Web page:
The Coalition Government plans to revive its troubled superannuation reforms by removing the much-despised $500,000 lifetime contribution cap and dropping plans to remove the work test for over 65’s . In its place, they propose to reduce annual non-concessional contribution caps to $100,000 and prevent use of them once an individual’s superannuation balance hits $1.6m. The proposed carry-forward of unused concessional contribution caps will also be deferred for a year until 2018/19.
Given the proposed $1.6m pension cap, it makes sense for the rules to align with people’s contribution efforts towards achieving this goal. However, the annual cap only assists those with the ability to contribute regularly. But business owners who are investing in the growth of their businesses and thereby driving economic activity may not obtain much practical use of the change, as they won’t be able to liberate the cash, perhaps until an exit event.
And it is on exit that mid-size business will be penalised. Small businesses will be free to contribute as much as $1.415m from the sale proceeds of their business into super – and this is in addition to other caps available and appears to apply irrespective of whether the super balance is already beyond $1.6m. Mid-size business owners will be limited by the new annual caps: ie $100,000 non-concessional and $25,000 concessional, and only if they meet the work test if they are over 65.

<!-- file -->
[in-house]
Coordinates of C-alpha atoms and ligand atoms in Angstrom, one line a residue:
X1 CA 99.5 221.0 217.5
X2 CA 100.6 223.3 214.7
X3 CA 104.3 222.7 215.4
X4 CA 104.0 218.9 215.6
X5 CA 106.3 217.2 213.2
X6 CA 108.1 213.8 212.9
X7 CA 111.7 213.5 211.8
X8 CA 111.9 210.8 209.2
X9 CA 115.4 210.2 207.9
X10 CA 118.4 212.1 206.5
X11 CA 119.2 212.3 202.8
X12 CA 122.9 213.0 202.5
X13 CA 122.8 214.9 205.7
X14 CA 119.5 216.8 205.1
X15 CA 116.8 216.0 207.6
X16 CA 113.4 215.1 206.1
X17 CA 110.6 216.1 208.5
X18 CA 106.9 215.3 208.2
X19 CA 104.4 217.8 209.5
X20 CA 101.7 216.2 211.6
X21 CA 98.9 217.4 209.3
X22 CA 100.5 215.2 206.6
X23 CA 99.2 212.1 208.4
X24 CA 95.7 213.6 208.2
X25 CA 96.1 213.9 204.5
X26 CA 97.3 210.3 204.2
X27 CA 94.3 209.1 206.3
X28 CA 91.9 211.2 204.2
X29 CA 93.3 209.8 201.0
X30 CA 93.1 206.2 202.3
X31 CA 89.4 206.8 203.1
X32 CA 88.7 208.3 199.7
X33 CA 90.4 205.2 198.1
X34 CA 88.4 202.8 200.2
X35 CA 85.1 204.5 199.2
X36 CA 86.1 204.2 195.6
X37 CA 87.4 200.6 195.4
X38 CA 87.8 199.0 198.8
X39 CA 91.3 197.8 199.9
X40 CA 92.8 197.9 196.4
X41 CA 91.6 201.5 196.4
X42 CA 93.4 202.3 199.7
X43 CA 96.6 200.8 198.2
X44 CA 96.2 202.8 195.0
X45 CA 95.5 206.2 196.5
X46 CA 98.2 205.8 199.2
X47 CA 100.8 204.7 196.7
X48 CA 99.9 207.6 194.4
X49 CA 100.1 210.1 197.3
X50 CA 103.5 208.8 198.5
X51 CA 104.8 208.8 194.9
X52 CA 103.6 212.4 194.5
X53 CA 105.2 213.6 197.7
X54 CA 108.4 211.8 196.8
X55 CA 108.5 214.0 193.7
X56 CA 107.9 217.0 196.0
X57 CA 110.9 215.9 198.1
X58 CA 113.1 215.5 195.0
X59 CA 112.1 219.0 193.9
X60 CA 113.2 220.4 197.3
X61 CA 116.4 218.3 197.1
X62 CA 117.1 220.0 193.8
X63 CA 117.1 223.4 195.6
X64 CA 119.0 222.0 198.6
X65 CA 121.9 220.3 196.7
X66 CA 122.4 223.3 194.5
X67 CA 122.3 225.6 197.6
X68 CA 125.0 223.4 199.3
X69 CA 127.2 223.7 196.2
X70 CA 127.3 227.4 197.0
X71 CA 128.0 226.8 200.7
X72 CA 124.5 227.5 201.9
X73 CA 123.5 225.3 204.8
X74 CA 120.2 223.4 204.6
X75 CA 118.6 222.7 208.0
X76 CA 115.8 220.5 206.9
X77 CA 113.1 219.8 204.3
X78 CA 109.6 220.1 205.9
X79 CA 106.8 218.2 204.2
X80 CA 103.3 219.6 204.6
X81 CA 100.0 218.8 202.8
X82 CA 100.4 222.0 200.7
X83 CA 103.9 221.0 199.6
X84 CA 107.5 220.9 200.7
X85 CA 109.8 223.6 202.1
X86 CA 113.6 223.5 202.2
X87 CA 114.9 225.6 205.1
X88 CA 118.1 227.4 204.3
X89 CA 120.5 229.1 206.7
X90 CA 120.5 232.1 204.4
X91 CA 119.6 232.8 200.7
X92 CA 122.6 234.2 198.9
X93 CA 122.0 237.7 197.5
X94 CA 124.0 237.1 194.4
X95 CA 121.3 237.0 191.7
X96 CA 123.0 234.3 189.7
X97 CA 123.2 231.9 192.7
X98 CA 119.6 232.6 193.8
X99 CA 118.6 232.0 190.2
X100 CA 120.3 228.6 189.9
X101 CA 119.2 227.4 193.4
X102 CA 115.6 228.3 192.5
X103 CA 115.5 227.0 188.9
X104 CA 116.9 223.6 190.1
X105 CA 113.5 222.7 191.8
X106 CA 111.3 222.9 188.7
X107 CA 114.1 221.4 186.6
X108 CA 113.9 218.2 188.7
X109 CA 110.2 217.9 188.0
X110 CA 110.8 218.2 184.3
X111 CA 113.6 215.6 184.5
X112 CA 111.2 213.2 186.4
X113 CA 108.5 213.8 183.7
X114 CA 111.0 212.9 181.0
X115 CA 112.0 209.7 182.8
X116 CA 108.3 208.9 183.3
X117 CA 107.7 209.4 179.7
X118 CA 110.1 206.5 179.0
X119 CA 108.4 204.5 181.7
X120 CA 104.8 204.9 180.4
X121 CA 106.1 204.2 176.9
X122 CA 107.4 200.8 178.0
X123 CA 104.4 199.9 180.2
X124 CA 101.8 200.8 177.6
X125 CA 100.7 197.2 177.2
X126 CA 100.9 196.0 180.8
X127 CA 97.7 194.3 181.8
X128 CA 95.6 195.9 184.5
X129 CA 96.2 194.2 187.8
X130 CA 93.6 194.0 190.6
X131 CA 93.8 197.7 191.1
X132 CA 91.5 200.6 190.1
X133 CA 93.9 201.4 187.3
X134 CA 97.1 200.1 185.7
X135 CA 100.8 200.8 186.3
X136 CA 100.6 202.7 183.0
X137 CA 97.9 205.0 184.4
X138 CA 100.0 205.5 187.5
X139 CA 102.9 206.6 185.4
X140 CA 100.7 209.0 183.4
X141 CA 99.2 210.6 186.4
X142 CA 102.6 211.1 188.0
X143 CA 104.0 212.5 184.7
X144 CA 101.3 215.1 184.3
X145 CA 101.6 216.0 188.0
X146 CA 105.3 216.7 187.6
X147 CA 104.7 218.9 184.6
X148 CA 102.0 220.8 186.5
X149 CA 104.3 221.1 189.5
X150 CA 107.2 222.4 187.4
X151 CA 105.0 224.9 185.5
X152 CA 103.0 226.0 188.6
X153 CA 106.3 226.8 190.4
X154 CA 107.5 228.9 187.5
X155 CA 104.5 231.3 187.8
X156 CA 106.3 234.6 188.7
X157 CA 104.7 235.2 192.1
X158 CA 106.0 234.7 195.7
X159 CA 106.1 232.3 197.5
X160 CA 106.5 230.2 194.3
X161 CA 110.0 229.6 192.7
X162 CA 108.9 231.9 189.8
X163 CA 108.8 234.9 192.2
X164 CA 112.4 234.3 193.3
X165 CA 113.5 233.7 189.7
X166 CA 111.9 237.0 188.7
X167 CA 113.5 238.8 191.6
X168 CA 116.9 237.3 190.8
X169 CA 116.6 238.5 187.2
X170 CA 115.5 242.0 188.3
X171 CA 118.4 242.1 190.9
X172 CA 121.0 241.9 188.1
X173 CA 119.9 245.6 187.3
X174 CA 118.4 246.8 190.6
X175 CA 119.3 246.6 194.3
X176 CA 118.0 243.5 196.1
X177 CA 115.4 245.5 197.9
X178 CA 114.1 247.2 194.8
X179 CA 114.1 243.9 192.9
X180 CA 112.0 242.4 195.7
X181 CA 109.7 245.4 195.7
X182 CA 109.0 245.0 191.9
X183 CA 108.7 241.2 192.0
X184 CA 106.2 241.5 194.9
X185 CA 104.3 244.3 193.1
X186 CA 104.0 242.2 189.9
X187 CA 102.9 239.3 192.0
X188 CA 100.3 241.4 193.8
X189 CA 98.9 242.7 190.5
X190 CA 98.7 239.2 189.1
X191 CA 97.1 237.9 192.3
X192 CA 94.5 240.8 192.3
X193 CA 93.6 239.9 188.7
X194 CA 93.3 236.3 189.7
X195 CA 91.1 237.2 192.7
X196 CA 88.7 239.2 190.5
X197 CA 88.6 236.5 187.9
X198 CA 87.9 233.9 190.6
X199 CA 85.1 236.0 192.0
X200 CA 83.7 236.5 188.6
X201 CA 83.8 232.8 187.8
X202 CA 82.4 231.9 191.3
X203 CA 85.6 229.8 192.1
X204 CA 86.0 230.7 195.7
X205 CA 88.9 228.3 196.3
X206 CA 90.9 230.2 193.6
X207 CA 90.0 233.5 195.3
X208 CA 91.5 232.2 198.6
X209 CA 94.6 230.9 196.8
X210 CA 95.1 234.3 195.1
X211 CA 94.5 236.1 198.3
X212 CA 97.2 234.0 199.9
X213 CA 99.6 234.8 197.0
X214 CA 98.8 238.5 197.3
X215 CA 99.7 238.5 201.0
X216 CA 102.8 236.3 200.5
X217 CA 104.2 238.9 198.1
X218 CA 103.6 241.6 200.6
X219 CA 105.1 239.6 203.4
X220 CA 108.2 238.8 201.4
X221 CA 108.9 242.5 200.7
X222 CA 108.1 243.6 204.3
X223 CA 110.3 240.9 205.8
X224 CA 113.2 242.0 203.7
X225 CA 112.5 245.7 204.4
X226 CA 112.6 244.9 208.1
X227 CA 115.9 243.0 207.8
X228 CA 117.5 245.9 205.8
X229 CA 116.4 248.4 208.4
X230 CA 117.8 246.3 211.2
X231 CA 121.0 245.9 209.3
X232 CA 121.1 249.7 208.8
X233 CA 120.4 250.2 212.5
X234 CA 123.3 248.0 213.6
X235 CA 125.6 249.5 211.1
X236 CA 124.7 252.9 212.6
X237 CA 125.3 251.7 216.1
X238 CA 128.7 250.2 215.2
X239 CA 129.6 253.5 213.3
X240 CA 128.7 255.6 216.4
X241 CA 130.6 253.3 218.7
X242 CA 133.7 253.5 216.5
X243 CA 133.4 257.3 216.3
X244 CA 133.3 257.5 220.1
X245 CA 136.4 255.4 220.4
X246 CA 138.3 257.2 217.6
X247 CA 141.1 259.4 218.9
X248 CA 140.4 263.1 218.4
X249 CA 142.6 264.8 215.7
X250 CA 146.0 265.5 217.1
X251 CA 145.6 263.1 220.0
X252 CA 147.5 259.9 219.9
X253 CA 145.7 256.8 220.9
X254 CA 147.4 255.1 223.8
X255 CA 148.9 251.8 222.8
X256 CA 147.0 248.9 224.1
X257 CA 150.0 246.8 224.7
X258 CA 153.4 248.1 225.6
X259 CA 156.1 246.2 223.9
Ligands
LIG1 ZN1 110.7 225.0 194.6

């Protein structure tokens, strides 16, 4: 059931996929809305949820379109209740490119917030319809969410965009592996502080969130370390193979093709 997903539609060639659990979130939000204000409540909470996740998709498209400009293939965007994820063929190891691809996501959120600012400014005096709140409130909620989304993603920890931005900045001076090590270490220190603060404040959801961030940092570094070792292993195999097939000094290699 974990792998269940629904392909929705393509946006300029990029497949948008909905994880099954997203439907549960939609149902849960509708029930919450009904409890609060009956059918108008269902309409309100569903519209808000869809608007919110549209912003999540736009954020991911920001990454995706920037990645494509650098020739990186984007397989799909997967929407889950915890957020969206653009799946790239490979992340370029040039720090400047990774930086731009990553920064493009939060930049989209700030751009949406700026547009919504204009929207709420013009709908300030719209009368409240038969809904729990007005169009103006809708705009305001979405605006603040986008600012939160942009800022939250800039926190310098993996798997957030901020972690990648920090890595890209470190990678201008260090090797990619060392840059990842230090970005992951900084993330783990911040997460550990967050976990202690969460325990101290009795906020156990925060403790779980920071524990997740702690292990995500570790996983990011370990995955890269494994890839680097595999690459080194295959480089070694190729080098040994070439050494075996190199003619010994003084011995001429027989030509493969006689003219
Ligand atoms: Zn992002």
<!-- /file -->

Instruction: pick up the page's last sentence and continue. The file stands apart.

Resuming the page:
The changes do not commence until 1 July 2017 at the earliest. As such, mid-size business owners now need to consider how they can use the current rules to their benefit, which allow up to $540,000 each in non-concessional contributions. Whether their businesses can cope with the stress of releasing of such capital is another question, as is whether these proposals will survive their way through a potentially hostile Parliament.
Treasurer Scott Morrison has unveiled a compromise deal on superannuation changes that dumps one of the most controversial elements of the "ironclad" policy and saves an extra $180 million.The headline change to the package is the axing of a proposed $500,000 lifetime non-concessional cap on super, which was to be backdated to 2007.